We chartered Favaro’s plane to Baucau where we believed we could catch a lift back to Australia. When we landed, a young UDT civilian official ran to meet us to beg us to radio Darwin and organise evacuation for the remaining members of his party, who were convinced Fretilin was massing to attack what they believed to be a strongly defended town. He said their leader, Cesar Mouzinho, the former Mayor of Baucau and Vice-President of UDT, and others, had fled to the hills and there was hardly anyone left to fight. Mortars would fall on defenceless families.


An Indonesian destroyer had passed Baucau that morning and UDT families had crowded to the beach in the hope of rescue but the destroyer had refused to help them. Would we? As he pleaded, he was joined by a frantic Portuguese soldier who had defected to the UDT and who began to beg for his family with wild gesticulations of his rifle and sprays of saliva from his mouth. Grenades swung on his unbuttoned shirt, and when he concluded that Favaro might fly away, he declared he would shoot us all. More UDT soldiers arrived and another worry was revealed: the terminal was guarded by 100 or so armed “reservists” whose loyalty UDT had begun to question. They feared they might ingratiate themselves with the oncoming Fretilin by means of an expiatory massacre.


The soldiers were in mortal dread. I had seen that kind of fear earlier in the week in the faces of Chinese who had waded into deepening water in terror of Fretilin. They were rescued by lifeboats from the Indonesian destroyer after extensive searches on the beach of all the baggage they were carrying and the payment of “emigration tax” to Fretilin soldiers. Fretilin had declared its intention to destroy them and appropriate their bourgeois property when it was in power, and the Chinese had not forgotten.


Fretilin had renamed itself in line with the Marxist-Leninist revolutionary group in Mozambique and in 1975 the aftermath of victory by the adherents of that ideology was clear to those with eyes to see. I had also seen a mob of hundreds of East Timorese pressing in terror against the gates of the port in the hope of fleeing Fretilin on the Kon Piri Maru when the boat was about to return to Australia. Women and children had clung to me, and such was the panic I was certain some would be crushed to death. I had also seen that fear on the faces of some of the UDT prisoners in the Fretilin jails when we first arrived. I recognised previously proud men reduced to cowering victims. The group at the airport said they wanted at least to surrender peacefully and begged we would mediate on their behalf.


We wondered if we should set off to meet the oncoming Fretilin but decided, with Favaro (later acknowledged to be associated with the Australian intelligence services) that he should take off and radio Darwin to pass on the message of surrender to the Fretilin leadership in Dili. He would also request the ICRC to send a team for mediation. Favaro took off. We raised an Australian flag on the terminal, in the company of a white sheet, and then wondered what to do next. Michael Darby declared that, if they wanted to surrender, they should all lay down their arms. In the manner of a former military officer, he got them to line up and deposit their weapons in order on the tarmac. The reservists seemed glad to comply. They appeared to have had enough of this conflict.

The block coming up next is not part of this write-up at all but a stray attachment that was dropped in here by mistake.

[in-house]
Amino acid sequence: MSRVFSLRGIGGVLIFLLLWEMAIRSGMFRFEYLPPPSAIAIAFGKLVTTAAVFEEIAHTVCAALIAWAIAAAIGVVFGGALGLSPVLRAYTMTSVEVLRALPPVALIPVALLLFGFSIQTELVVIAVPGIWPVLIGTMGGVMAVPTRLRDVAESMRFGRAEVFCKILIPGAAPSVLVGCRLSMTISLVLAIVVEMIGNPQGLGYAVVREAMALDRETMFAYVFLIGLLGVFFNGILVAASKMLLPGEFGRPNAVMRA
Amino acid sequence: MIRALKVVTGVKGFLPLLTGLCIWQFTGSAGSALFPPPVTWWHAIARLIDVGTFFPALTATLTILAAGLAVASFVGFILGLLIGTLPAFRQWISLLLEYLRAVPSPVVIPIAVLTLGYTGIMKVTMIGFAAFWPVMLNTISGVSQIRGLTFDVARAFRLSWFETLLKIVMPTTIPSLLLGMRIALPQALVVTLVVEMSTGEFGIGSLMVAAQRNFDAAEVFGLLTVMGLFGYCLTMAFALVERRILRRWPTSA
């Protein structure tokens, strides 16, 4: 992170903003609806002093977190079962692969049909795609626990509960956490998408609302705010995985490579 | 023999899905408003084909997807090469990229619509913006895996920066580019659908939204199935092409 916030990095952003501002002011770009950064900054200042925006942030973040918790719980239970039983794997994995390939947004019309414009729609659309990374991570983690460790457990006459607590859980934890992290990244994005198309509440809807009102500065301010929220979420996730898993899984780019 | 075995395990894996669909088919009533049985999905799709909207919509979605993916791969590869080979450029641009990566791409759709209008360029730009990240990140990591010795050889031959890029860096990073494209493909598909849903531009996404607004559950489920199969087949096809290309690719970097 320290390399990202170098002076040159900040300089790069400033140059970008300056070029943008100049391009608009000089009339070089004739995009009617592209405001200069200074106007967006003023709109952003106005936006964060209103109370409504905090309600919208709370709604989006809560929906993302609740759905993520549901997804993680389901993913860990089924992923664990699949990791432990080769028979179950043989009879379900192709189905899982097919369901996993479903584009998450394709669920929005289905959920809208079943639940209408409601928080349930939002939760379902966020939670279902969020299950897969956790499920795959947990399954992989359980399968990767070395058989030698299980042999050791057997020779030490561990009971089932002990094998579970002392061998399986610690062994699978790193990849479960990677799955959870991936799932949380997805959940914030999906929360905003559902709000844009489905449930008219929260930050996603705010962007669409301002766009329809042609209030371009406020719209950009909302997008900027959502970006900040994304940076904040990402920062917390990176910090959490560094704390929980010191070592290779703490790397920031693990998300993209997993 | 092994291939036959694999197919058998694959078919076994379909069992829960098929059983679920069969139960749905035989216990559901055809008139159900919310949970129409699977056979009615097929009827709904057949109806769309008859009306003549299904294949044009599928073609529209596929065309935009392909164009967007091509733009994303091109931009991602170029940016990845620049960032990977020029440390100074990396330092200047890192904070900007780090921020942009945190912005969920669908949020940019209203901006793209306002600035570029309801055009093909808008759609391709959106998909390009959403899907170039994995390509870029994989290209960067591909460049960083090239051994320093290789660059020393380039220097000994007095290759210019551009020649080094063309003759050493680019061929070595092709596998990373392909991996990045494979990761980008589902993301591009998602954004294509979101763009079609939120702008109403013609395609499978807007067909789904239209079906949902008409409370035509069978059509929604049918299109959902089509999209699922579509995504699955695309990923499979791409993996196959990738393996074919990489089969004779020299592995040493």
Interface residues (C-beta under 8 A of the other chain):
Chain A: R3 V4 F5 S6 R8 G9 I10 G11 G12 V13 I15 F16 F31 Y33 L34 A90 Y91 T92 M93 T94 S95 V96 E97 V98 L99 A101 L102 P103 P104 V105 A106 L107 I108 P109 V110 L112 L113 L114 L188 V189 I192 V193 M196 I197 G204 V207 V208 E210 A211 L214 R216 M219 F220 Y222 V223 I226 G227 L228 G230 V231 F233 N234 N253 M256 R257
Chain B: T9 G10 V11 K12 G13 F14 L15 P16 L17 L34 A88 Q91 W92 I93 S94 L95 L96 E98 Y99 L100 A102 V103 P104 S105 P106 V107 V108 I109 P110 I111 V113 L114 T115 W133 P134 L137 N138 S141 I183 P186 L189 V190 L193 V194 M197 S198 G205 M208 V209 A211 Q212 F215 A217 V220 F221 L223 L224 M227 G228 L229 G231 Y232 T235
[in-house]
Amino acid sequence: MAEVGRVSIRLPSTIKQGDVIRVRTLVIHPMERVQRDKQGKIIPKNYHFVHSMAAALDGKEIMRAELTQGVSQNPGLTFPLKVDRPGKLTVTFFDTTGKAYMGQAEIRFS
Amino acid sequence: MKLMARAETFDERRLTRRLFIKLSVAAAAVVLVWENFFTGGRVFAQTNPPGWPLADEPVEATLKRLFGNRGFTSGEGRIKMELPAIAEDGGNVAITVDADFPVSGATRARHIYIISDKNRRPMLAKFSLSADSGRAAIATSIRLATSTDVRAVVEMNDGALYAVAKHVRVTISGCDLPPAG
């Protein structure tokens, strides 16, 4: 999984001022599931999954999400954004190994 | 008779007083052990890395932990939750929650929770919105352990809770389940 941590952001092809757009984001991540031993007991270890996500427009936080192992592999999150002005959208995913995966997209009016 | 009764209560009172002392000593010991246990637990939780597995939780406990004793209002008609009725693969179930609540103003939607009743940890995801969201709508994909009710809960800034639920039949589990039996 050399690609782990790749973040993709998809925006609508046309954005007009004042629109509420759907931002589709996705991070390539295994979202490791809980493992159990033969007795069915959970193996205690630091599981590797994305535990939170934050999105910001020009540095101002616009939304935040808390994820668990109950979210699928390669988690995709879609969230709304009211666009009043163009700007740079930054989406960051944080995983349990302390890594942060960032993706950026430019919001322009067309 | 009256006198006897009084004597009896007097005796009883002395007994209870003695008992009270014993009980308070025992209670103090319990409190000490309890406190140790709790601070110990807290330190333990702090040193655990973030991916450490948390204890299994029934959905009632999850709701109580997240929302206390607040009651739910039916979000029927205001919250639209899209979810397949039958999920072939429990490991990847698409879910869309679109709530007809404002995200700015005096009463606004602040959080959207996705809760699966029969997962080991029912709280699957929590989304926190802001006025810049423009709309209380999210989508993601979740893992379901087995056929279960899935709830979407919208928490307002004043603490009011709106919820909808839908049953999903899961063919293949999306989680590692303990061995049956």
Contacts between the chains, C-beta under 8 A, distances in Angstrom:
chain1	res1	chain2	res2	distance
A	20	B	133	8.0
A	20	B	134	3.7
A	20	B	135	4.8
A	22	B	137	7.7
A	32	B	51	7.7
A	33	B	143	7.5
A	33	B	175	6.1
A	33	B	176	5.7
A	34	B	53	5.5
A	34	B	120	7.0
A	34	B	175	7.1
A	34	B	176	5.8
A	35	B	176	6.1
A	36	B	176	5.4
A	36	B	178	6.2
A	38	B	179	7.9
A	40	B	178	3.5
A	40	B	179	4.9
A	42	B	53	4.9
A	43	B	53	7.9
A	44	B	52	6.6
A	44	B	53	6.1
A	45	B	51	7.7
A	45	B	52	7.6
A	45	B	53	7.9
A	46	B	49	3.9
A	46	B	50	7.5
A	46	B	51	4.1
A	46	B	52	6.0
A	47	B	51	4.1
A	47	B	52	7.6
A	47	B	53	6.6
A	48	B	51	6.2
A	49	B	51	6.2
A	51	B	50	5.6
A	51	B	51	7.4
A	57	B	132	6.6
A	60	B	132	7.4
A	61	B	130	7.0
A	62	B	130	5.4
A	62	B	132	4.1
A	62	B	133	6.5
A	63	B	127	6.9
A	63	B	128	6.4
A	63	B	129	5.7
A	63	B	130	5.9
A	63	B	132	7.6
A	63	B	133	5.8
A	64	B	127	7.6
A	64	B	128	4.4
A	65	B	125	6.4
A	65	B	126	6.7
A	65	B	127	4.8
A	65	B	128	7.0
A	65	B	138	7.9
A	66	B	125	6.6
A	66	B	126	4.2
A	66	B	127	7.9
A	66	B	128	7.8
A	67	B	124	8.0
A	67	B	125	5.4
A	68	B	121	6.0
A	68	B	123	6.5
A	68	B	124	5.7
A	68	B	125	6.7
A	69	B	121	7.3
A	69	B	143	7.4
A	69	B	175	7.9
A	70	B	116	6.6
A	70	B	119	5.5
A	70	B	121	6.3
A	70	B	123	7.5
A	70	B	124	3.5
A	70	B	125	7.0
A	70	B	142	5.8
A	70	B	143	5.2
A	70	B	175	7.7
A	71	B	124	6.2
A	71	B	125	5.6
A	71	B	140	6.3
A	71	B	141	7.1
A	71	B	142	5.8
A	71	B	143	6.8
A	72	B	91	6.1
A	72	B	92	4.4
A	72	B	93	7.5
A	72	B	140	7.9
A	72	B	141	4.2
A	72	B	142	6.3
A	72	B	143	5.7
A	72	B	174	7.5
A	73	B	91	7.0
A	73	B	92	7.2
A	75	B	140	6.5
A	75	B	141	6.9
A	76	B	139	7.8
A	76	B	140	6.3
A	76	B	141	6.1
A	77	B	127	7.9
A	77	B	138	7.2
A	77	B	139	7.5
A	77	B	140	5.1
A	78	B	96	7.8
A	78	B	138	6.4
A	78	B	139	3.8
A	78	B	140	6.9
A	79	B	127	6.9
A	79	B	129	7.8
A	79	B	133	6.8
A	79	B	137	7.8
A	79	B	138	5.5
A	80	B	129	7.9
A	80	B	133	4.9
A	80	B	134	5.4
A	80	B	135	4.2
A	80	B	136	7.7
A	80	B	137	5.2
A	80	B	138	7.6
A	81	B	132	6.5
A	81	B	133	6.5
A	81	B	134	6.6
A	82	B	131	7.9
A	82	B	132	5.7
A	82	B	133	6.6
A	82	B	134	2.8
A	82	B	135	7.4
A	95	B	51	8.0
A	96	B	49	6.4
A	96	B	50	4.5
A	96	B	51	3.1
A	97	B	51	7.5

Before we left Dili we had promised Fretilin we would check on the welfare of their prisoners in the UDT jails, so Bill and I headed into town, leaving Michael at the airport with his soldiers. At the prisons, we found the guards terrified and ready to shoot the restless prisoners who had heard victory was on their side. Inside, some of the prisoners were equally ready to kill the guards and any other members of the UDT they could get their hands on. Others yelled and danced in triumph. I noted their physical condition and found no one as abused as some of the UDT men in Dili. One of the Fretilin prisoners, Eduardo Santos, was being held in a separate room and we were able to converse quietly. He was well educated and fluent in English and shared my concern about things getting out of control. I persuaded the guards to release him and several other prominent Fretilin leaders in order to try to prevent disaster. These men addressed the prisoners and the guards and emotions seemed to settle. They said the prisoners should remain in jail until the surrender had been undertaken peacefully.


With the help of Santos we tried to telegraph the advancing Fretilin but the wires were down. We returned to the airport, intending to continue on the road to Dili with Santos and others in order to meet the oncoming Fretilin force. At the airport, however, we were amazed to see an RAAF transport plane parked on the tarmac. Favaro’s message had been received but the plane was, reportedly, already on its way to Baucau because the ICRC wanted to check on the welfare of one of its doctors who had remained in the hotel. To the UDT soldiers and their families gathering around the airport, the plane was a chariot from heaven and though eyes did not leave the tree line for long and ears remained primed for explosions, there was conviction of salvation. I don’t believe the ICRC ever understood the fear that preceded their arrival. I later learned more of that fear when I was privileged to read some of the letters Cesar Mouzinho had sent to his wife from prison in Dili.